Fred has adjunct professorships at the University of Western Sydney, University of New South Wales, Macquarie University, the Queensland University of Technology and the University of Southern Queensland. He is well-known for his astronomy slots on ABC radio, and his books include "Stargazer - the Life and Times of the Telescope", "Why is Uranus Upside Down? and Other Questions About the Universe", which won the 2008 Queensland Premier's Literary Prize for Science Writing and the ABC's blockbuster, “Universe”, for which he was chief consultant.
In January 2013, Fred launched his most recent book "Star-Craving Mad, Tales from a Travelling Astronomer" featuring many highlights from his recent journeys around the world, exploring points of astronomical interest, and in 2014, he launched a series of light-hearted science lectures called Fred Watson Presents. Fred even has an asteroid named after him (5691 Fredwatson), but says that if it hits the Earth, it won't be his fault...
Marnie managed Sydney Observatory before devoting her time to one of her passions: preserving the night sky.
In July 2016 Marnie successfully saw the Warrumbungle National Park designated as Australia's first Dark Sky Park. Since then she has spent her time re-engaging people with the natural heritage of the night sky and reducing the impacts of lighting pollution. In 2017, Marnie was awarded the Dark Sky Defender Award, presented by the International Dark-Sky Association.
Her recent activities in preserving the night sky, including starting the Australasian Dark Sky Alliance, have driven the quest for Dark Sky Traveller. Everything ADSA does is underpinned by science-based evidence gathered by researchers in the field of Light At Night.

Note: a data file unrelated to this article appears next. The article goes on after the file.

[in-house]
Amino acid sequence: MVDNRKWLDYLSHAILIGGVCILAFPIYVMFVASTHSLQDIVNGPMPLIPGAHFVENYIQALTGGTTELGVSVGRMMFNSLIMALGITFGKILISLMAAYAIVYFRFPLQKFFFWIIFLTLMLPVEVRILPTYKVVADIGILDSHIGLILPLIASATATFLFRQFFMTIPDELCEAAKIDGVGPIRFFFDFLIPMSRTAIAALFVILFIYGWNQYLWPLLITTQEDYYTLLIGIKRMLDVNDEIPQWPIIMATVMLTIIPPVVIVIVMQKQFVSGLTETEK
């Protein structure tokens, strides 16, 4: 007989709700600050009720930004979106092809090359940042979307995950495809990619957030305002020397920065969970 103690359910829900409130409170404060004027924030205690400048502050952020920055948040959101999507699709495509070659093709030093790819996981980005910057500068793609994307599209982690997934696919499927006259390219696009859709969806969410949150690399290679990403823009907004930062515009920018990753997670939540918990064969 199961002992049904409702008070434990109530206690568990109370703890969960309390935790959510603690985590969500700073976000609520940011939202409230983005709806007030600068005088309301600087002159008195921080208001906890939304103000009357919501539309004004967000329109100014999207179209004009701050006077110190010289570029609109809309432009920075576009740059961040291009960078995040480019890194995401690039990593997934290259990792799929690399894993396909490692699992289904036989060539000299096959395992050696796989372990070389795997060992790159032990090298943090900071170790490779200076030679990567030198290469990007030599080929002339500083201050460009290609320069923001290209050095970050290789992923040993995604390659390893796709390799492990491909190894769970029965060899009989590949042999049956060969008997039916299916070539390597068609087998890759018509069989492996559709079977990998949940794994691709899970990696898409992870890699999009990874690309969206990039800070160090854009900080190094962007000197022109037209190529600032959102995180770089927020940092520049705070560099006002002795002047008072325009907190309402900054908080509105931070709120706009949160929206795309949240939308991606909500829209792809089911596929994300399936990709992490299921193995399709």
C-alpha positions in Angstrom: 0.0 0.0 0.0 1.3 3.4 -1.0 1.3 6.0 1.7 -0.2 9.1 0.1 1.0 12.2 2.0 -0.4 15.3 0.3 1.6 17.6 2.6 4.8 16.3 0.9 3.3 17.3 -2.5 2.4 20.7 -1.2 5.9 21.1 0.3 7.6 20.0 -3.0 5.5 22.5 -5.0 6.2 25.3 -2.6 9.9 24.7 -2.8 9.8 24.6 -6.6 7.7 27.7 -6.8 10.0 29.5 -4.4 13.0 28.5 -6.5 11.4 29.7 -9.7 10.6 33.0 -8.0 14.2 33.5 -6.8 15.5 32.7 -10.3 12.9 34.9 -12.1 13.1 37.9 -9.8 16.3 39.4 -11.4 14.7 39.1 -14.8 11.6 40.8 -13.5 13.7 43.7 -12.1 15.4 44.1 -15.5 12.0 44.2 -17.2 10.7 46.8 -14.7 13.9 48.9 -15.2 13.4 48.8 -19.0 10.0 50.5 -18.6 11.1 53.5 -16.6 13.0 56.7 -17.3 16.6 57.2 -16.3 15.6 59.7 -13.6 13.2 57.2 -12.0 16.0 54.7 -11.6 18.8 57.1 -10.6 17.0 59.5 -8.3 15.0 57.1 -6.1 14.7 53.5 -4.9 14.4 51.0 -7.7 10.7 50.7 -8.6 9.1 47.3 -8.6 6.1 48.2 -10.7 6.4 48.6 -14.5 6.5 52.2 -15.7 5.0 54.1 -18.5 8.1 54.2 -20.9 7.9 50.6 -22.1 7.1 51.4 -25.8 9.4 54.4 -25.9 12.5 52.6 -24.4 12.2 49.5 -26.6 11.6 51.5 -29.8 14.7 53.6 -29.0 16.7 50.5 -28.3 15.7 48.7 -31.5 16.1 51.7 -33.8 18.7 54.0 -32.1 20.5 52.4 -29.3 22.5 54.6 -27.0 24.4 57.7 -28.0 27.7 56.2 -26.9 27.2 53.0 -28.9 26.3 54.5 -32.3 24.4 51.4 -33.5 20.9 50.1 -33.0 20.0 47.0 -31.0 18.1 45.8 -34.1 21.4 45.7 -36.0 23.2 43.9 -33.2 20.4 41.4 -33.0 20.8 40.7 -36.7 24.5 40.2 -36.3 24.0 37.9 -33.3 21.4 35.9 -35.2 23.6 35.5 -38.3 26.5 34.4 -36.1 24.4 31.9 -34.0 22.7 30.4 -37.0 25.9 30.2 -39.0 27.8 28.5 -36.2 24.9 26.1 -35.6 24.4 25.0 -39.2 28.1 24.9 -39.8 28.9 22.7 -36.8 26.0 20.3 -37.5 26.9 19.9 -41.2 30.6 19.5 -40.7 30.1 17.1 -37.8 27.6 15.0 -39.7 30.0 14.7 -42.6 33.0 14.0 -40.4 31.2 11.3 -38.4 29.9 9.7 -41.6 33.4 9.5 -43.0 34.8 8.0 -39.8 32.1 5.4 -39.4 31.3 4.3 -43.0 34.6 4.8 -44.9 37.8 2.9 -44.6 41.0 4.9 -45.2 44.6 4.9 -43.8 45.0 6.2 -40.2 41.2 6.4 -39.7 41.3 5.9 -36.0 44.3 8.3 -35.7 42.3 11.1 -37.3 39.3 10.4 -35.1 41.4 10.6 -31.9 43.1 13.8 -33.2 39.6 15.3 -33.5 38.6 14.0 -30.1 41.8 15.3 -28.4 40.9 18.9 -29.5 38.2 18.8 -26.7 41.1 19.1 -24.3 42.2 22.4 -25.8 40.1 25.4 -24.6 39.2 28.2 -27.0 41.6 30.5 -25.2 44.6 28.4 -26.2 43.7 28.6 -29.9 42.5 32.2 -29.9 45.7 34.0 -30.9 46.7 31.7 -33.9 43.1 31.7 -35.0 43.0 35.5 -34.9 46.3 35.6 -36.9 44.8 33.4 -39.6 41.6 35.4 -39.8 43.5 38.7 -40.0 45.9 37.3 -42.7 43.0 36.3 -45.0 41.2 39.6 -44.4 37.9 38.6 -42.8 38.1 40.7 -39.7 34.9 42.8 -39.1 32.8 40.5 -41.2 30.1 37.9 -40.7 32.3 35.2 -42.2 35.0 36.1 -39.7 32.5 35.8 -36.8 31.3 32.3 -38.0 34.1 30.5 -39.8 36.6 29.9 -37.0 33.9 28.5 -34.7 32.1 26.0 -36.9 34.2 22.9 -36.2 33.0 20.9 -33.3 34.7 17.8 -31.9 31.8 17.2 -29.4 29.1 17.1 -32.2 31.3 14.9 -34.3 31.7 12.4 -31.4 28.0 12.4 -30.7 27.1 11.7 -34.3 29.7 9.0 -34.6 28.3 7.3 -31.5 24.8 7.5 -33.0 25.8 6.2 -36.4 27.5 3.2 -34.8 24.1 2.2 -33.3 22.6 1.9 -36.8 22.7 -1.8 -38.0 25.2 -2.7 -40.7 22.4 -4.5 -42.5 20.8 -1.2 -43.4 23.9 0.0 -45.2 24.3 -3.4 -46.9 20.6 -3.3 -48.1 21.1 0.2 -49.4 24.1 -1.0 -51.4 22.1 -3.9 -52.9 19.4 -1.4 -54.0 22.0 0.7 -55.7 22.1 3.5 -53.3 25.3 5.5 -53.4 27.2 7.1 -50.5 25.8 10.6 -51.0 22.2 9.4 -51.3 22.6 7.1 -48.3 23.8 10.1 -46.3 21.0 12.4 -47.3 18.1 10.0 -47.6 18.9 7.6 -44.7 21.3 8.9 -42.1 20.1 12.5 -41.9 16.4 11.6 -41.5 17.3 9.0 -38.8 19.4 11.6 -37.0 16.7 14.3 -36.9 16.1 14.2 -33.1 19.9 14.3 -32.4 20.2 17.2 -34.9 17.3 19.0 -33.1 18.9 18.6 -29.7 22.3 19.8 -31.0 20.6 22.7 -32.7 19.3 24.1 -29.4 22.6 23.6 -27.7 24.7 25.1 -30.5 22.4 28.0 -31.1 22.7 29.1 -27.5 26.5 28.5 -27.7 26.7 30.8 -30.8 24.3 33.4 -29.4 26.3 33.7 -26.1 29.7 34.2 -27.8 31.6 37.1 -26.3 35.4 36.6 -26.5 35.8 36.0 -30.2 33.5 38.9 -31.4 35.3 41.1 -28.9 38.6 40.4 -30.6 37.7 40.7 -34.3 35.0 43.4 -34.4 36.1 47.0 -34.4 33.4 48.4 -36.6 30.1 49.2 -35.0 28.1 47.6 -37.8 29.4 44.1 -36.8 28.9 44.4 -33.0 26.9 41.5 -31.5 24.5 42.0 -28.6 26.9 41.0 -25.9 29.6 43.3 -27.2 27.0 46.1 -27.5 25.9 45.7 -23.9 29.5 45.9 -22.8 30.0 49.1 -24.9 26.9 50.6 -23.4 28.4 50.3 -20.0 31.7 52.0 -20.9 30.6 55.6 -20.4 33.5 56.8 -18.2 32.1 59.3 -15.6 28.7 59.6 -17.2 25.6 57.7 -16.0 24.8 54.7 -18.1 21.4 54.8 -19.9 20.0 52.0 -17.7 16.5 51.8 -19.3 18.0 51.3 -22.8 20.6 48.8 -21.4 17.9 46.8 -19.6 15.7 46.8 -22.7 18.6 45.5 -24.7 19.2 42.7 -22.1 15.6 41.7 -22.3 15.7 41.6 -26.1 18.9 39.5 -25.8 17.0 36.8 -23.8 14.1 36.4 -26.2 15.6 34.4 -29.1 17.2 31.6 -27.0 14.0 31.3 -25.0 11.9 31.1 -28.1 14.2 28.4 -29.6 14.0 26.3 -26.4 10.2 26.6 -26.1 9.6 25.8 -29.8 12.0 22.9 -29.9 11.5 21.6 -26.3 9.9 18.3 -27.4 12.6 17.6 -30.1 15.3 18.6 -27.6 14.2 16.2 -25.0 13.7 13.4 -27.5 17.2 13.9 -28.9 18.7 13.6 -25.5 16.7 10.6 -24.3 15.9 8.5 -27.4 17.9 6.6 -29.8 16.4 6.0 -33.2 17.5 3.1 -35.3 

This week a few insights from Marnie.
What is Dark Sky Traveller?
Dark Sky Traveller is a culmination of my two greatest loves - Travel and tourism and the night sky. Well, three, actually, as my husband (Astronomer at Large, Fred Watson) is an astronomer and it is with him that we started leading journeys around the world taking them to unique and interesting places of astronomical interest. It was after several years of tours to exotic places that I realised how magical the Australian night sky is, and that it is truly one of the darkest, richest places to see the wonder of the heavens above. Together, Fred and I created Australia's first dark sky place, and have increasingly been encouraging people to preserve the natural environment day and night.
Tourism is a great way of bringing people to new experiences and as such, all our tours and events include an opportunity for people to stargaze, seek out the natural night-time ecology and engage with the natural world after dark.
How did you get involved?
DST is my own business. Originally I started experiential tours to Nepal, trekking and working with orphanages, but it was my parents who suggested Astro-tourism. They thought it might be an idea to invite Fred Watson to host an eclipse tour in Cairns.... the rest as they say is history.
You’re an Barrenjoey High school alumni and you and Fred supported their Winter Night Market to fundraise for the Barrenjoey Performance Space – why is it important to you to keep supporting your community?
I'm a born and bred Avalon girl and am so grateful for the environment, people and place in which I grew up. Gosh, how many people in the world get such a wonderful environment? Beaches, clean air, clean water are part and parcel of the place we are lucky to call home, and these seem to breed people who love it and cherish it as much as I do. I've lived in a couple of different places around the world, France, Singapore, Canada, England. They are all interesting in their own way, but more than anything else, they have made me realise just how unique and special the northern beaches really are.